‘They treat us like shit’: Professor Grimm’s email sent weeks after his death

He said they ‘destroyed’ his life

national noad

Weeks after Professor Stefan Grimm was found dead at his home in Middlesex an email was sent out from his account saying the uni “destroyed” his life. 

Imperial Toxicology Prof Grimm, 51, died suddenly and unexpectedly in September but sent a delayed email over two weeks later to say how badly he was treated by uni bosses.

The email, which was passed on by other teachers at Imperial, explains the huge pressure authorities put on him and his colleagues to raise grant money — which amounted to being treated “like shit”.

Stefan Grimm

The email is posted in full on David Calquhoun’s science blog.

Prof Grimm wrote: “What these guys don’t know is that they destroy lives. Well, they certainly destroyed mine.

“This is not a university anymore but a business with very few up in the hierarchy…profiteering and the rest of us are milked for money.

“You are targeted if your grant income is deemed insufficient. Those submitted to the research assessment hence support those colleagues who are unproductive but have grants.

“Grant income is all that counts here, not scientific output.

“This leads to a interesting spin to the old saying ‘publish or perish’. Here it is ‘publish and perish’.”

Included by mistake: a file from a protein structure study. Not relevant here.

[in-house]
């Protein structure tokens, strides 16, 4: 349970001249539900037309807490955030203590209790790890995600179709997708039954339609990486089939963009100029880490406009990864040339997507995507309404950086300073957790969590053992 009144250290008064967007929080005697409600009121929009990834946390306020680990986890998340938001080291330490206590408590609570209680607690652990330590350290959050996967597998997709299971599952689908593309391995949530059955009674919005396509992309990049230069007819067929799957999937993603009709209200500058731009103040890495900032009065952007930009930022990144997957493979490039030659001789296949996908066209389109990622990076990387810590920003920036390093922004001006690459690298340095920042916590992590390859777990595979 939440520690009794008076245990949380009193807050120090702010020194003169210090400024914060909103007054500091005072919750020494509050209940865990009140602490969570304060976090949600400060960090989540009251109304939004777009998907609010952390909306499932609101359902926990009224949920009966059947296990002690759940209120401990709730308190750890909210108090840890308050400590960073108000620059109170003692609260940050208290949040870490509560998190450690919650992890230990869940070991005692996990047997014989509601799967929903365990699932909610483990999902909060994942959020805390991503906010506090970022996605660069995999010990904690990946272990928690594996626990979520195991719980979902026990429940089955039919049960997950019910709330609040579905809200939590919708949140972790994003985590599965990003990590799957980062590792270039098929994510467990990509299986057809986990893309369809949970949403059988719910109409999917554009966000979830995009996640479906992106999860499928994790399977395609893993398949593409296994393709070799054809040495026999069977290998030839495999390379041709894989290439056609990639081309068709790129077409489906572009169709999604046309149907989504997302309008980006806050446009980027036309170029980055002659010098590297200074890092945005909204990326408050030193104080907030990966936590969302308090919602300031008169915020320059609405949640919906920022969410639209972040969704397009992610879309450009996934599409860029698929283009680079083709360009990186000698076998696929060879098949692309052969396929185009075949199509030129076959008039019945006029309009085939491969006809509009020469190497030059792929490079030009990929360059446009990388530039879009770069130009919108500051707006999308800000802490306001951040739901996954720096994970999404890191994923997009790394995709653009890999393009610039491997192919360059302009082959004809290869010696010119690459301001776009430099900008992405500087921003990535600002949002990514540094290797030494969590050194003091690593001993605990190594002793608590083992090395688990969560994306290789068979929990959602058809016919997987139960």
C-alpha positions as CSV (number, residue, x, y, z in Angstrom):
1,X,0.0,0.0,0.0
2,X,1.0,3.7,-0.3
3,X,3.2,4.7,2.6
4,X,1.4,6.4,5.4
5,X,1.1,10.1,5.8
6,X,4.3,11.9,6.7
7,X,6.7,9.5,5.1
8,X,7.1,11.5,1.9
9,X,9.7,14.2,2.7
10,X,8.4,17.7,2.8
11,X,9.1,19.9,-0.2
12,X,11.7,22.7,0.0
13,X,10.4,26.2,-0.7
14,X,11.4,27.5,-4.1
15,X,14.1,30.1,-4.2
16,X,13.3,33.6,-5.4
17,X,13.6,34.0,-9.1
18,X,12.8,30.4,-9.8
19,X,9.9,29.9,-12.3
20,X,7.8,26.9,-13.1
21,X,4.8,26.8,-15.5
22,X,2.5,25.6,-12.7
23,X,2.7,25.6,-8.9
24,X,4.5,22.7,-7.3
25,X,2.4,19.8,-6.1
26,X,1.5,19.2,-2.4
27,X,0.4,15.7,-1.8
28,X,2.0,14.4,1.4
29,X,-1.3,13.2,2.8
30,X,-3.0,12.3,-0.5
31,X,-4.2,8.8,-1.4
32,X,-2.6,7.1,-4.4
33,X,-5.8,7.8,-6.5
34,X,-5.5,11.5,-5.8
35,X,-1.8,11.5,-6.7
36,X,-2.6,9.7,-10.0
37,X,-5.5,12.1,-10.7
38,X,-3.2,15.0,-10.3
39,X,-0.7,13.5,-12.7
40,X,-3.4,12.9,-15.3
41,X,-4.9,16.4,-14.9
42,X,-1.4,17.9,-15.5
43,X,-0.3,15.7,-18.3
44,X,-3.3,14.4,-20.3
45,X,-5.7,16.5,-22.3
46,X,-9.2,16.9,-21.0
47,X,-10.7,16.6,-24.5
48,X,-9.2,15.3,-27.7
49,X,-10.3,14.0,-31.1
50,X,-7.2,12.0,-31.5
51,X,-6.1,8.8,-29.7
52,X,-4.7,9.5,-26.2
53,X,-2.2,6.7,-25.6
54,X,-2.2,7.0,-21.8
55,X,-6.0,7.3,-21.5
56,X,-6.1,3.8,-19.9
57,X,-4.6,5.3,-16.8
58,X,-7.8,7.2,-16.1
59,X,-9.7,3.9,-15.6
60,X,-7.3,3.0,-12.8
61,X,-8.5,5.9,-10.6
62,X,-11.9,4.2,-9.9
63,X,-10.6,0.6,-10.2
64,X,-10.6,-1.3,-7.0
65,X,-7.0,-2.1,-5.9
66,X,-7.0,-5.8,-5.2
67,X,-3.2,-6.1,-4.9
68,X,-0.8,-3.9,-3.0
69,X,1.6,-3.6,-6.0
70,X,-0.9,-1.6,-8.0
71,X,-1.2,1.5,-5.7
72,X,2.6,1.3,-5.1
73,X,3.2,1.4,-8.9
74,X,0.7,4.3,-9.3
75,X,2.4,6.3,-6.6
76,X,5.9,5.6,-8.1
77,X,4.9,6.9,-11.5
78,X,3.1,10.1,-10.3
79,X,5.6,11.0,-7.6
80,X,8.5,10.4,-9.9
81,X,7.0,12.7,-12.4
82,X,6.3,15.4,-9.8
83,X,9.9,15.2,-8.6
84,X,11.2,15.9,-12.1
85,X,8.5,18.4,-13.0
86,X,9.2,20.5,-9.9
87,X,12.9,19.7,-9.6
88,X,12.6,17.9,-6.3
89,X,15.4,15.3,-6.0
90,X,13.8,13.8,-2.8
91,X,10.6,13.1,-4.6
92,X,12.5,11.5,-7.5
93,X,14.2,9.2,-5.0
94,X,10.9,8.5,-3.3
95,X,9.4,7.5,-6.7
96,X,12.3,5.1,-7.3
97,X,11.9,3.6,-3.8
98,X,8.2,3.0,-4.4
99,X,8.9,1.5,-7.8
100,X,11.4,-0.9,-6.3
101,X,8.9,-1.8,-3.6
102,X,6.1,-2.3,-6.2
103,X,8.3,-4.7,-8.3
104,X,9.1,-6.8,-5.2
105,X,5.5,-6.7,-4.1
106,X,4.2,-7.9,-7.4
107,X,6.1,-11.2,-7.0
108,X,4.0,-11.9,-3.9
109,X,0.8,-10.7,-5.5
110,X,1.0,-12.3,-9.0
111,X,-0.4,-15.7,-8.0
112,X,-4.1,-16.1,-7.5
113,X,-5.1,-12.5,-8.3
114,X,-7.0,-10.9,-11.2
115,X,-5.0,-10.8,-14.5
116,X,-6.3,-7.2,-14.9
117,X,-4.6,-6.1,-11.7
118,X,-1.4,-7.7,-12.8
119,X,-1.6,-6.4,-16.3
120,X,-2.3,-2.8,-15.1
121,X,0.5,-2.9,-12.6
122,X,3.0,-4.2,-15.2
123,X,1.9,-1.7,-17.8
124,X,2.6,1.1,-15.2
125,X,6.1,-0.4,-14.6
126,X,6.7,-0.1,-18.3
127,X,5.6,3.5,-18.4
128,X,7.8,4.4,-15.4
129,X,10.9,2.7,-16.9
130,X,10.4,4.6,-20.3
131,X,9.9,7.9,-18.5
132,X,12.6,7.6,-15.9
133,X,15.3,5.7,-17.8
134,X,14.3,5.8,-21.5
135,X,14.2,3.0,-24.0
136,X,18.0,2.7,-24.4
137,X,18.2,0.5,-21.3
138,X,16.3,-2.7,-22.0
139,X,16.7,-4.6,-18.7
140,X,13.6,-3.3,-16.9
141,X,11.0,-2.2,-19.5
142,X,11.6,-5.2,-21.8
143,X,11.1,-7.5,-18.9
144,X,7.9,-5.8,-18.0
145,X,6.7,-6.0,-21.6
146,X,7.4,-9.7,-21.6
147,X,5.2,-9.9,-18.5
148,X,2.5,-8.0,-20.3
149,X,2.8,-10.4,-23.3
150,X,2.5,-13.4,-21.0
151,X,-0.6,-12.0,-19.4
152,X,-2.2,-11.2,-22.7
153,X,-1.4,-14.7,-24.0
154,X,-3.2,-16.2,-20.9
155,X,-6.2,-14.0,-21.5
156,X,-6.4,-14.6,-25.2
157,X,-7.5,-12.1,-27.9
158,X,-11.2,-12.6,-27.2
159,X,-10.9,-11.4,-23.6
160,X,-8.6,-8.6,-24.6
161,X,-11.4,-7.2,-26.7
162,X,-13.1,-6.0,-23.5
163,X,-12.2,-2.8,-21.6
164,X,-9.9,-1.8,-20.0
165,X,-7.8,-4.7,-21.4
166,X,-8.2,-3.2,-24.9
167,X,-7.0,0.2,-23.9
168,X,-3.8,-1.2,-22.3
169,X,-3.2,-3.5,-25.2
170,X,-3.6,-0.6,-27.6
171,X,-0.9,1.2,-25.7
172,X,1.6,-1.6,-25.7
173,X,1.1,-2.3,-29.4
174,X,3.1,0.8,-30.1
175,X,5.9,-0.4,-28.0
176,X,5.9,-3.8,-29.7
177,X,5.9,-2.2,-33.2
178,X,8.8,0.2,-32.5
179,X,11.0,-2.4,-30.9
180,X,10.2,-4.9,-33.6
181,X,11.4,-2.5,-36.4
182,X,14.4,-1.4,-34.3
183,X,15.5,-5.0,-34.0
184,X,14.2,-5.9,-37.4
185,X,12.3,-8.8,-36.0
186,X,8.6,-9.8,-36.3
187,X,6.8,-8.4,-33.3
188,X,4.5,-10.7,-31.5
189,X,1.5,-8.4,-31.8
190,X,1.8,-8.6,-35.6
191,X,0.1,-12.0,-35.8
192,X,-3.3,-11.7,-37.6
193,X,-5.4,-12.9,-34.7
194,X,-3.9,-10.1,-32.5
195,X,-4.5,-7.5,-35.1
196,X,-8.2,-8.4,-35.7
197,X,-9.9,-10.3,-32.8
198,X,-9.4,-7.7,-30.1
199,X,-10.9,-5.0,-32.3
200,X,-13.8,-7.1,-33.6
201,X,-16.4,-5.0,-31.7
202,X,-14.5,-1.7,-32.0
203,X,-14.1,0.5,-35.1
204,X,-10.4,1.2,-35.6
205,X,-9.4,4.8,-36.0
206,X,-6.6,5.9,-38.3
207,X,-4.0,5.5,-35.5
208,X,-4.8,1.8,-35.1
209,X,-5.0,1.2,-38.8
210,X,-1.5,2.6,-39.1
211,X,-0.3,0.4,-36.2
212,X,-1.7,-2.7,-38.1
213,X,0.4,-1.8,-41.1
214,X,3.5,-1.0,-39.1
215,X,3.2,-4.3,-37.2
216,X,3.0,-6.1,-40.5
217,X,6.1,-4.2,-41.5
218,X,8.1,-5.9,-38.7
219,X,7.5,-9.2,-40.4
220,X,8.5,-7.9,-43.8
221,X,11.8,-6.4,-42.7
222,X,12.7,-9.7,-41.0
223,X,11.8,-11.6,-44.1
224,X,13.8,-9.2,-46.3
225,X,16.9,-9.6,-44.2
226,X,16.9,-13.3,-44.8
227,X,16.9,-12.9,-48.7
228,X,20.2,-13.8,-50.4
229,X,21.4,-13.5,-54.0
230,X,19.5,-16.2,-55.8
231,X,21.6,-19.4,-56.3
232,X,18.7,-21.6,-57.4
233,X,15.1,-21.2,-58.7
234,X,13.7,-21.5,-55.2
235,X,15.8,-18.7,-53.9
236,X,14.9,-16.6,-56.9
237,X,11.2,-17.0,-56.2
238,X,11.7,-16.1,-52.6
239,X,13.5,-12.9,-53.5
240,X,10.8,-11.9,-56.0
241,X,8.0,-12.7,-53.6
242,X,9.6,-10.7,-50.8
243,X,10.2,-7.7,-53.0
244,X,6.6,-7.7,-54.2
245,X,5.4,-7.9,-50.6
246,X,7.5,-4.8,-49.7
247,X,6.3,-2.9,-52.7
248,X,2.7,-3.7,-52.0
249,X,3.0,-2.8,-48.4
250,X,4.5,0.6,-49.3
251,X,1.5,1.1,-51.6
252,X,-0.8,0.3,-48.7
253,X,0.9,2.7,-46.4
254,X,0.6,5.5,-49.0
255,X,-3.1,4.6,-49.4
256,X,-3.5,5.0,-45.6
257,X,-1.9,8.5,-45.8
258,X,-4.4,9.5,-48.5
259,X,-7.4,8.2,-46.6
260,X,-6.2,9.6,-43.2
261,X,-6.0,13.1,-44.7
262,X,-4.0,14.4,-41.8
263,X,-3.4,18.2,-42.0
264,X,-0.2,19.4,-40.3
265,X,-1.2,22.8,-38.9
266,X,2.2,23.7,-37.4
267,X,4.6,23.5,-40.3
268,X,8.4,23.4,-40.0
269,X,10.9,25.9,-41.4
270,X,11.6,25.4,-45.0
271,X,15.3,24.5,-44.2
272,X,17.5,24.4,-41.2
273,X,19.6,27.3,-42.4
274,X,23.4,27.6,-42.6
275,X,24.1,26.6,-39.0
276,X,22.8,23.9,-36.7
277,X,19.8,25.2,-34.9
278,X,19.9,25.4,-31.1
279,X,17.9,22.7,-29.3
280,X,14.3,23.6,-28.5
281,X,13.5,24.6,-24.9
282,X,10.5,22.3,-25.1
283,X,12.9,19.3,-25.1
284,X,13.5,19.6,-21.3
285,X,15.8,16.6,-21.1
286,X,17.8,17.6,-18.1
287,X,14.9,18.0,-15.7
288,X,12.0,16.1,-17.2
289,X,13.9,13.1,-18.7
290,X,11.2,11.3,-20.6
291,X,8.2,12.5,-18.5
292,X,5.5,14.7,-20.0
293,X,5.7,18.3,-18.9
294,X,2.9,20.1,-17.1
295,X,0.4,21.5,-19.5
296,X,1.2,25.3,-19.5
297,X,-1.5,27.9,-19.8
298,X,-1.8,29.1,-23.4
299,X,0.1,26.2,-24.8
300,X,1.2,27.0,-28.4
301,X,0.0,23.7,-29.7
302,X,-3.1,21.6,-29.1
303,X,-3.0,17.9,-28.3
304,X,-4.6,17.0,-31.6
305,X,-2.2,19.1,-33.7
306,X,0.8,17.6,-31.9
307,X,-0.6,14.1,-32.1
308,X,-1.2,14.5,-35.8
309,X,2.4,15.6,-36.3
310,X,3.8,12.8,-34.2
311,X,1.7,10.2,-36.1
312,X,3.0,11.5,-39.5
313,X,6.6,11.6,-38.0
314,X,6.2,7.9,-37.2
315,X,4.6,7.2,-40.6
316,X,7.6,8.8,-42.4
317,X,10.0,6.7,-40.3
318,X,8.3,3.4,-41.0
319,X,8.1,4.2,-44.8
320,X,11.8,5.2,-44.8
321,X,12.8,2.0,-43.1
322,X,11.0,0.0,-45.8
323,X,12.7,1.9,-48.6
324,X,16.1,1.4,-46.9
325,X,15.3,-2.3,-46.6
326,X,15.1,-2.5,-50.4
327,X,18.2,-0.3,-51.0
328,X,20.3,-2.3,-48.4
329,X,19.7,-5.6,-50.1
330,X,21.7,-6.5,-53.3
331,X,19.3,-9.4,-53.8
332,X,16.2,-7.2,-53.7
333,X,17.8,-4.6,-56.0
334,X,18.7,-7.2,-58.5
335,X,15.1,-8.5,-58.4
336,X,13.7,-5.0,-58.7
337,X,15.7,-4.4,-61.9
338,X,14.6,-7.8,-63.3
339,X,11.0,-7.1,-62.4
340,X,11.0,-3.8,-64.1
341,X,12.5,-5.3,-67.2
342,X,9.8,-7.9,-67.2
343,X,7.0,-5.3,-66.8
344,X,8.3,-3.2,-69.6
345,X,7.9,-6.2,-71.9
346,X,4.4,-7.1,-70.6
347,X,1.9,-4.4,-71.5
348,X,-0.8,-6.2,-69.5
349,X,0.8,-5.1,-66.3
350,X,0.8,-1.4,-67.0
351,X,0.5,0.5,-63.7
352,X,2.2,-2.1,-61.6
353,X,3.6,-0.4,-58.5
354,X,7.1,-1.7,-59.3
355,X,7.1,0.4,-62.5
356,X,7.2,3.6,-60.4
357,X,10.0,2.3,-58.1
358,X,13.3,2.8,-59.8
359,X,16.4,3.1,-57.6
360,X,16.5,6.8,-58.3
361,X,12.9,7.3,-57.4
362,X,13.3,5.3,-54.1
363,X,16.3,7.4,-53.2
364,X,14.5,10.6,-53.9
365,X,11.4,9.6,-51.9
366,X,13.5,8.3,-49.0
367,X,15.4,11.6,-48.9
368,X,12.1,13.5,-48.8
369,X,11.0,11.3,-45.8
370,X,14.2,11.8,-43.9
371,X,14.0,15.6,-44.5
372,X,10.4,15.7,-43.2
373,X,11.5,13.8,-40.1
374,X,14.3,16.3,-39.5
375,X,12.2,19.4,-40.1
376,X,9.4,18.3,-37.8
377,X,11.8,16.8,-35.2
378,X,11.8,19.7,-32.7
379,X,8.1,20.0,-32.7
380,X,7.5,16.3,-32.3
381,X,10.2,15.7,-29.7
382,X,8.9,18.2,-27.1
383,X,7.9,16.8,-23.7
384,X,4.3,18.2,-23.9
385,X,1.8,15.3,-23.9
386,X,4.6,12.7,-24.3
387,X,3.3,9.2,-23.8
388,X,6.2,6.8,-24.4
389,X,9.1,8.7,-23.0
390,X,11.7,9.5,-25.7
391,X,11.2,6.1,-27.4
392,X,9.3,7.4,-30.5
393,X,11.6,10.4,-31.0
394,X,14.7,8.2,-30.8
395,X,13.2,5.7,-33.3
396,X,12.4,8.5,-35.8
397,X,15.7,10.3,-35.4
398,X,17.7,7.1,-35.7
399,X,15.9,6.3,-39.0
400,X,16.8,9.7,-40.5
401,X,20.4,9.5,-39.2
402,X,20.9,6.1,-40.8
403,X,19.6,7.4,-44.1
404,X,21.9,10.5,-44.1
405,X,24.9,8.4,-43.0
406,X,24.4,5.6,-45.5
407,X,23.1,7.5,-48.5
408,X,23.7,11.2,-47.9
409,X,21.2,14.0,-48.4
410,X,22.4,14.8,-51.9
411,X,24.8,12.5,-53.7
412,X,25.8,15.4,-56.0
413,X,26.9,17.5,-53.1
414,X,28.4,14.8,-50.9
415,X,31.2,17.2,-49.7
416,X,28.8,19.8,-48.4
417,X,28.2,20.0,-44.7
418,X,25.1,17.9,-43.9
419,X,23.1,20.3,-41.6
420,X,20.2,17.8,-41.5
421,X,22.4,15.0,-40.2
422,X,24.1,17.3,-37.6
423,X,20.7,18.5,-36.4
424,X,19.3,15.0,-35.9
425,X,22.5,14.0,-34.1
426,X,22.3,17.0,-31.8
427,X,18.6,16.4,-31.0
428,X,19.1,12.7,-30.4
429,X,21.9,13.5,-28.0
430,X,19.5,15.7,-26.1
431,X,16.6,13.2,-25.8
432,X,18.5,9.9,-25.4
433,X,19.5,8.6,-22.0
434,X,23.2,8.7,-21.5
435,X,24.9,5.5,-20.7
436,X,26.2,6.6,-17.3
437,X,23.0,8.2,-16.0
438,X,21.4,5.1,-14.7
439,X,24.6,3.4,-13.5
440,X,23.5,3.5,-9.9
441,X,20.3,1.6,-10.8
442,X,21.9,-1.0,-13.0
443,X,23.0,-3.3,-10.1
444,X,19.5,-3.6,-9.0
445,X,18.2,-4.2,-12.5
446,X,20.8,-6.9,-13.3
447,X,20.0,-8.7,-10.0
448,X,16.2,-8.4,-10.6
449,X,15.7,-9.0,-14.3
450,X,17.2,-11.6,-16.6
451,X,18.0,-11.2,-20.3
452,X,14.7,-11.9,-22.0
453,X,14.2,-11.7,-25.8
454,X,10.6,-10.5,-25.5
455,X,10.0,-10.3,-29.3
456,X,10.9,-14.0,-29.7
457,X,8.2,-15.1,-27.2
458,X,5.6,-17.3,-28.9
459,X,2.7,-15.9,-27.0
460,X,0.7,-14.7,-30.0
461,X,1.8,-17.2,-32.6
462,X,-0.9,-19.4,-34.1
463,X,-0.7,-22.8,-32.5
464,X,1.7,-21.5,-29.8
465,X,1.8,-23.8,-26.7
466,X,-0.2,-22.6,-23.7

Prof Grimm was found dead in unreported circumstances at home in Middlesex two months ago.

Imperial is set to examine staff policy after the death of an academic who was believed to have been placed under a performance review.

A spokeswoman for Imperial told Times Higher Education the uni would provide “all the assistance it can” as authorities conduct their investigation.

She said: “Imperial College London seeks to give every member of its community the opportunity to excel and to create a supportive environment in which their careers may flourish.

“As with all serious and tragic events involving the loss of life of serving staff or current students, the college conducts appropriate reviews of the circumstances in order to see whether wider lessons may be drawn.”